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Think we're something special? Historian David Kaiser is more even-tempered than I am, so let him tell it:
"For at least the first 30 years of the nuclear age, our diplomatic positions reflected sound and impartial principles. . . . [But no longer.] The Bush administration has not only called the accession of North Korea and Iran to the [nuclear] club unacceptable on numerous occasions, but has also publicly threatened to overthrow any hostile regime that seeks nuclear weapons. Everyone seems to have forgotten that we have no legal basis for making claims like this. . . .
"Three huge problems, it seems to me, come out of this position.
"First of all, we have abandoned the dream of establishing rules for every nation to live by (as we have also done with respect to torture), and substituted the old Athenian rule (which did not save Athens from catastrophe), 'the strong do what they will and the weak do what they must.'
"But the second problem is more practical: no other nation is likely to accept this in the long run. While our European allies on the one hand, and our Asian allies on the other, have agreed that Iran and North Korea should not develop nuclear weapons and have tried diplomatically (that is, in a manner that acknowledges those nations’ freedom of action) to dissuade them from doing so, they have not agreed that we have a right to make war to stop them.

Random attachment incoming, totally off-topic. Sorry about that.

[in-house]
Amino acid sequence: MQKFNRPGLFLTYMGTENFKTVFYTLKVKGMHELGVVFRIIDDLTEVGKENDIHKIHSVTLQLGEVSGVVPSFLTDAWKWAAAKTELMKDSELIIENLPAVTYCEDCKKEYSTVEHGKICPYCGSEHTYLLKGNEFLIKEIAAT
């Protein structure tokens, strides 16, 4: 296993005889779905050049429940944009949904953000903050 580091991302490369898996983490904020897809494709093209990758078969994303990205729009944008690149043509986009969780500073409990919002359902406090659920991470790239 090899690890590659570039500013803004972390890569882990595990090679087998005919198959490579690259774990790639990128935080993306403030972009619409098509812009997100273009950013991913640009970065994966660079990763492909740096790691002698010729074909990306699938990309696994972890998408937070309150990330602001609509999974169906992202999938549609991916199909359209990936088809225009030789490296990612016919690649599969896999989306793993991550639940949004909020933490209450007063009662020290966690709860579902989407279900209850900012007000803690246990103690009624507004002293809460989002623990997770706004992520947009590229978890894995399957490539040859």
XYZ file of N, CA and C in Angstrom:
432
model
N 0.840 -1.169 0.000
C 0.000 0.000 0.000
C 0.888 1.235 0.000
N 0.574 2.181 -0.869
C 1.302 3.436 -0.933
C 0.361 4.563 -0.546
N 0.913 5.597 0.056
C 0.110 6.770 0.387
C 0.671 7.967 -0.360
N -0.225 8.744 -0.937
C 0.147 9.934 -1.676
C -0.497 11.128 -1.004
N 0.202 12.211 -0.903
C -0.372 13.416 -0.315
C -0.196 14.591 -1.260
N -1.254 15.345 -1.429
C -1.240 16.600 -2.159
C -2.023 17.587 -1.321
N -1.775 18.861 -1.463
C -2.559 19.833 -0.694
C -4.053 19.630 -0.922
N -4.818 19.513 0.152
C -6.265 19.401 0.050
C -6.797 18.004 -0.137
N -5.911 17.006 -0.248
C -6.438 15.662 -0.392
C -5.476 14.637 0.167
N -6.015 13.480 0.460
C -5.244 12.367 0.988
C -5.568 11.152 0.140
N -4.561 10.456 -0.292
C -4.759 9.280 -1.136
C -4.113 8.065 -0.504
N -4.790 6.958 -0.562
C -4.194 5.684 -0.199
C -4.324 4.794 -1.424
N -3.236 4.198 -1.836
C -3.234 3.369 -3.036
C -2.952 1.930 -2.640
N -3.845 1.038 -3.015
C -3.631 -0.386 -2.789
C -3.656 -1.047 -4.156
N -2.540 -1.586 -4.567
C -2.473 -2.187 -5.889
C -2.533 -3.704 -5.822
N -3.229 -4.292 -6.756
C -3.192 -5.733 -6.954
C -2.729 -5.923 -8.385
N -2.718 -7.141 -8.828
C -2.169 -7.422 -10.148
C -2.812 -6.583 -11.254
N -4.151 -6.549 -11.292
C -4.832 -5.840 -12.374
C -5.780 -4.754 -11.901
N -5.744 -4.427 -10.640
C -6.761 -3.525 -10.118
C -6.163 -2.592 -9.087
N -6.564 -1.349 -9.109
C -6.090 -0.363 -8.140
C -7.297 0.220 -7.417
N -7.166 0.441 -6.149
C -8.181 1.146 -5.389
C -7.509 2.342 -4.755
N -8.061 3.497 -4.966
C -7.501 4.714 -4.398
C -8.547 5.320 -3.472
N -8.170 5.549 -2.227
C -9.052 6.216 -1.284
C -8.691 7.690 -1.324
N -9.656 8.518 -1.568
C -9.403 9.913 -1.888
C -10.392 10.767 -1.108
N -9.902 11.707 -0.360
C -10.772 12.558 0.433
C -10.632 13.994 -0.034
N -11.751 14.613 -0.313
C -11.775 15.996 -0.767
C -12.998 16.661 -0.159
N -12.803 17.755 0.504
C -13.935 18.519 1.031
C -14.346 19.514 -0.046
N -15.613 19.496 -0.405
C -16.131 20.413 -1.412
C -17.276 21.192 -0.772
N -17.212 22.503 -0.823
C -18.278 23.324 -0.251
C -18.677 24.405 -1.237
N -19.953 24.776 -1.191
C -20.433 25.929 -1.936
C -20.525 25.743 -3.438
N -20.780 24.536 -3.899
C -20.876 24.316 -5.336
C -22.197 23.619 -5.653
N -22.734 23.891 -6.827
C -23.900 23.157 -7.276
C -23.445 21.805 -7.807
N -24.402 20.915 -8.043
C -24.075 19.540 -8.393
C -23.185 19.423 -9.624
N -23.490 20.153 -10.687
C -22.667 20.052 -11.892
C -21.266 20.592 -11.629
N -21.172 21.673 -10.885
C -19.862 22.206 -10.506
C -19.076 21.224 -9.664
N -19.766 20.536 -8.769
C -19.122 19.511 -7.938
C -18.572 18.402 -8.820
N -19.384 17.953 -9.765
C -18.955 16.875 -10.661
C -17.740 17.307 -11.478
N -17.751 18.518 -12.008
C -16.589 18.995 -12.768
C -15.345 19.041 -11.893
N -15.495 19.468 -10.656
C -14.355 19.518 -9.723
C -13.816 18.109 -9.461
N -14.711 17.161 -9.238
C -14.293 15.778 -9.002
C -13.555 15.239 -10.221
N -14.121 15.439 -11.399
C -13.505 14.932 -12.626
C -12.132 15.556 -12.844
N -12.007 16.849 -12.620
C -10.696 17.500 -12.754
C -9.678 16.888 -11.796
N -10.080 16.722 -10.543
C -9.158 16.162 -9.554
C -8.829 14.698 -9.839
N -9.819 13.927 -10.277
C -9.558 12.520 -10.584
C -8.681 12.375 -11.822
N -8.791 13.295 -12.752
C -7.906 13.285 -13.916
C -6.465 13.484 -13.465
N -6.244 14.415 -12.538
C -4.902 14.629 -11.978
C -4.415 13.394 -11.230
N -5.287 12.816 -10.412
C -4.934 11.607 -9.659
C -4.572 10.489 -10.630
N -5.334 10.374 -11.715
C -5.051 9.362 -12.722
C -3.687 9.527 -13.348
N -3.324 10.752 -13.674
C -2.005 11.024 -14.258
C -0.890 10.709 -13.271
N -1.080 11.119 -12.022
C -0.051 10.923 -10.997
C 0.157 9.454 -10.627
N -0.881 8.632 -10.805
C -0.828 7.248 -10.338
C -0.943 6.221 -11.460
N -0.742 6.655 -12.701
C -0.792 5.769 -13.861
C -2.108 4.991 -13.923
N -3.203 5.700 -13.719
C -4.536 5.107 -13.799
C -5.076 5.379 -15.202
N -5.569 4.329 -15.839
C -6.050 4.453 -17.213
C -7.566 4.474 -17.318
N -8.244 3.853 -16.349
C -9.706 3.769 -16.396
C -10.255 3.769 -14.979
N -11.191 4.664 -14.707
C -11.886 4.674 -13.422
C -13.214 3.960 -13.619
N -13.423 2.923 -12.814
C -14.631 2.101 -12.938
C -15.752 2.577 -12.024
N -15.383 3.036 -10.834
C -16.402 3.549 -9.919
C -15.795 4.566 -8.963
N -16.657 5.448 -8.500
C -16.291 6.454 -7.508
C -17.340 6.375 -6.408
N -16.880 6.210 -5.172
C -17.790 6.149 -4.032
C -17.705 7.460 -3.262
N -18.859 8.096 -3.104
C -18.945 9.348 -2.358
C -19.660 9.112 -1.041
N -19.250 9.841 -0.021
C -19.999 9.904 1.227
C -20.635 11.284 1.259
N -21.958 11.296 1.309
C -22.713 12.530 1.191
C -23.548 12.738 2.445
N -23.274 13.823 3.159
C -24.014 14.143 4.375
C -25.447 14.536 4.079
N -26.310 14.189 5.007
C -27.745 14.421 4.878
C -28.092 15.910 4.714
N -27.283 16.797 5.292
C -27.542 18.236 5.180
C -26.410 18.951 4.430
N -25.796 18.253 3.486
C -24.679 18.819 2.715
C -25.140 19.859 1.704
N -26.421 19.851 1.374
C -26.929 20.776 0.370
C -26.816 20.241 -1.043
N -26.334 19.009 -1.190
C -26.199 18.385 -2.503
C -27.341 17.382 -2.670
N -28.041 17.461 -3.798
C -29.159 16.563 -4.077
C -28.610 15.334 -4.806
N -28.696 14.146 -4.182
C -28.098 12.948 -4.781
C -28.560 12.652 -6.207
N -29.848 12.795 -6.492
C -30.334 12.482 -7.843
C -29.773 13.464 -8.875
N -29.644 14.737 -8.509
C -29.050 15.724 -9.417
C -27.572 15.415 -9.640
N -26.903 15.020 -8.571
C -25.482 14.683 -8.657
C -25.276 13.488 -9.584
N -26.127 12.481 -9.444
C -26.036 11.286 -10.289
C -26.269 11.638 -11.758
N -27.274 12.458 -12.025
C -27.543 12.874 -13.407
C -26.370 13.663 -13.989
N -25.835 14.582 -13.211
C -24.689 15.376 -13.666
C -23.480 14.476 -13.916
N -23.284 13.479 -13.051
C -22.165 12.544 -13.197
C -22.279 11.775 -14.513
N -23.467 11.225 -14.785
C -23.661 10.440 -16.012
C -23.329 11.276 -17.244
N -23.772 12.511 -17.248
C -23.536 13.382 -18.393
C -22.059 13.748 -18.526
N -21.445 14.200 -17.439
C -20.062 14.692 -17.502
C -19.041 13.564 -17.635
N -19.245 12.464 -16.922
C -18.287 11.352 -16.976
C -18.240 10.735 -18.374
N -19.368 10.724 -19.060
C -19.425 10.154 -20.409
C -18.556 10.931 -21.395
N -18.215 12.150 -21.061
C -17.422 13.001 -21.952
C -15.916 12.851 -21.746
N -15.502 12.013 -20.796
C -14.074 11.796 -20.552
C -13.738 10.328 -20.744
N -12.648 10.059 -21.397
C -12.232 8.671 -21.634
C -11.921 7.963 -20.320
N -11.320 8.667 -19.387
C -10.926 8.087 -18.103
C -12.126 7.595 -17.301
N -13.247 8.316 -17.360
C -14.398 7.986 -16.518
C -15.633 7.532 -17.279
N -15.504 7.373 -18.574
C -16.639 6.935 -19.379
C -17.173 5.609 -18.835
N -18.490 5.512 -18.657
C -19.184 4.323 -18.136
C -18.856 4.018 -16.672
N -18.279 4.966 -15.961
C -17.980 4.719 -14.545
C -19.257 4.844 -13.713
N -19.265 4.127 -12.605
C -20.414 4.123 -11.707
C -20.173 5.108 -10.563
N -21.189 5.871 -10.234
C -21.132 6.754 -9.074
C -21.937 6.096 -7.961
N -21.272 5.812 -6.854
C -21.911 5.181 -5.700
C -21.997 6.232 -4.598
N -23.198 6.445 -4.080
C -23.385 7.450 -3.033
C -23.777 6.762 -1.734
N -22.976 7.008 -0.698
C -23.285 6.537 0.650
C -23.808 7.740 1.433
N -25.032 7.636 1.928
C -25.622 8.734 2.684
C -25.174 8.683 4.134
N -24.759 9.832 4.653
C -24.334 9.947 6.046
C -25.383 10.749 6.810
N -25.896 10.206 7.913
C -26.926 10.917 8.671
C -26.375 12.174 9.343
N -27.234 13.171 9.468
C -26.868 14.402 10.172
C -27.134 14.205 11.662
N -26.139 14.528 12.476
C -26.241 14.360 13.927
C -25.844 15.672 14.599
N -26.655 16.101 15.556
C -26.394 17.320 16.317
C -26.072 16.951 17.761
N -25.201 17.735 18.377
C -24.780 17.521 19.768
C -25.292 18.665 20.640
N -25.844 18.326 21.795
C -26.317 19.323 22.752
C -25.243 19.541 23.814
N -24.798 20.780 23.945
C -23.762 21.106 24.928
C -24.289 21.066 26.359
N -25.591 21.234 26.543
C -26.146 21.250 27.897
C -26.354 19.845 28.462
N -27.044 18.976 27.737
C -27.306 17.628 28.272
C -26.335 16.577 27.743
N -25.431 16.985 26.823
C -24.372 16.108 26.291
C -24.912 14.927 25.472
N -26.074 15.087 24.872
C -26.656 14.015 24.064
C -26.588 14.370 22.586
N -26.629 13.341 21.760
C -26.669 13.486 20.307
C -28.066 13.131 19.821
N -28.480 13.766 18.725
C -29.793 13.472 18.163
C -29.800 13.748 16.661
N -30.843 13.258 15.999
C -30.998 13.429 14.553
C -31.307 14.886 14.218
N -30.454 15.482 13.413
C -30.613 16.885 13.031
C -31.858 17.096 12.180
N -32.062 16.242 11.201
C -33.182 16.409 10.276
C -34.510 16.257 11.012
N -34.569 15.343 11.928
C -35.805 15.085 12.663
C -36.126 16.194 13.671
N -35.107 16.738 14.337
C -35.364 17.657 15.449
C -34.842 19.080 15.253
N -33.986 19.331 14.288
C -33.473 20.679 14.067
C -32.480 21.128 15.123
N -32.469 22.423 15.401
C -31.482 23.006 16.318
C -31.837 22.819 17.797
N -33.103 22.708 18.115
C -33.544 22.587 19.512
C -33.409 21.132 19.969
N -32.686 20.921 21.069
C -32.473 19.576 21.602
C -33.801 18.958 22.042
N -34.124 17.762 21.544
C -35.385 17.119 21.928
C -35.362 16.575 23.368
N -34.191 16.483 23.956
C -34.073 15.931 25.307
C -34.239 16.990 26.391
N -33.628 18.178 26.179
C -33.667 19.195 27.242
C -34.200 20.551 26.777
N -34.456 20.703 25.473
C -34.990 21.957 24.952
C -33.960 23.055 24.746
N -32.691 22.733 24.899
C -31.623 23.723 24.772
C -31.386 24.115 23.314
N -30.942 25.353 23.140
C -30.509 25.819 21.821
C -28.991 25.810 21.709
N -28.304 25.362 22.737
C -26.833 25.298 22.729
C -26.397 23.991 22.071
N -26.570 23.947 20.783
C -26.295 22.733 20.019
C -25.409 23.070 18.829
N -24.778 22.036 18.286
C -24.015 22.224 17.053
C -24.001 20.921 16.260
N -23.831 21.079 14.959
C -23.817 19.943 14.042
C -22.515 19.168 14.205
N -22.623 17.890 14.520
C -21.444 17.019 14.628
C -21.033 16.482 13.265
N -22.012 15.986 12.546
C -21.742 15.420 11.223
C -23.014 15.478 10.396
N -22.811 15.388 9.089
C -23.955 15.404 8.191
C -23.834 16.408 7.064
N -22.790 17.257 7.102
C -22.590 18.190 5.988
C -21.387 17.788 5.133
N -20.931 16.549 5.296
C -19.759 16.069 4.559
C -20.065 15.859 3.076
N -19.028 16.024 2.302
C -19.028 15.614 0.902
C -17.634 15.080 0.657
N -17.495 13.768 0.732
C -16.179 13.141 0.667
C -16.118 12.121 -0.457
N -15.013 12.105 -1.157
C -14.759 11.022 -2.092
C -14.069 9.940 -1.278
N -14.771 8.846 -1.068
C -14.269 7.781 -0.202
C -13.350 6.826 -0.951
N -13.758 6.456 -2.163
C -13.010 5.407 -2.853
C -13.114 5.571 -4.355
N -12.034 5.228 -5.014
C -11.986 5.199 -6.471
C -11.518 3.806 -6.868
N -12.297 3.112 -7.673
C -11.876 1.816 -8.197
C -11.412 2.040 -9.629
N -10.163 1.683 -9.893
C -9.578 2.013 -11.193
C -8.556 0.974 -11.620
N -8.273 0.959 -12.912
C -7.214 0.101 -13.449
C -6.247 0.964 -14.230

"And the third problem is similar to the one that has emerged in Iraq: we cannot carry out grandiose schemes for remaking the world without real coalitions such as the one George H.W. Bush put together in 1990-1 to liberate Kuwait.
"In short, our new policy fails as an impartial moral guide to behavior, lacks significant international support, and cannot, for those very reasons, be successfully executed."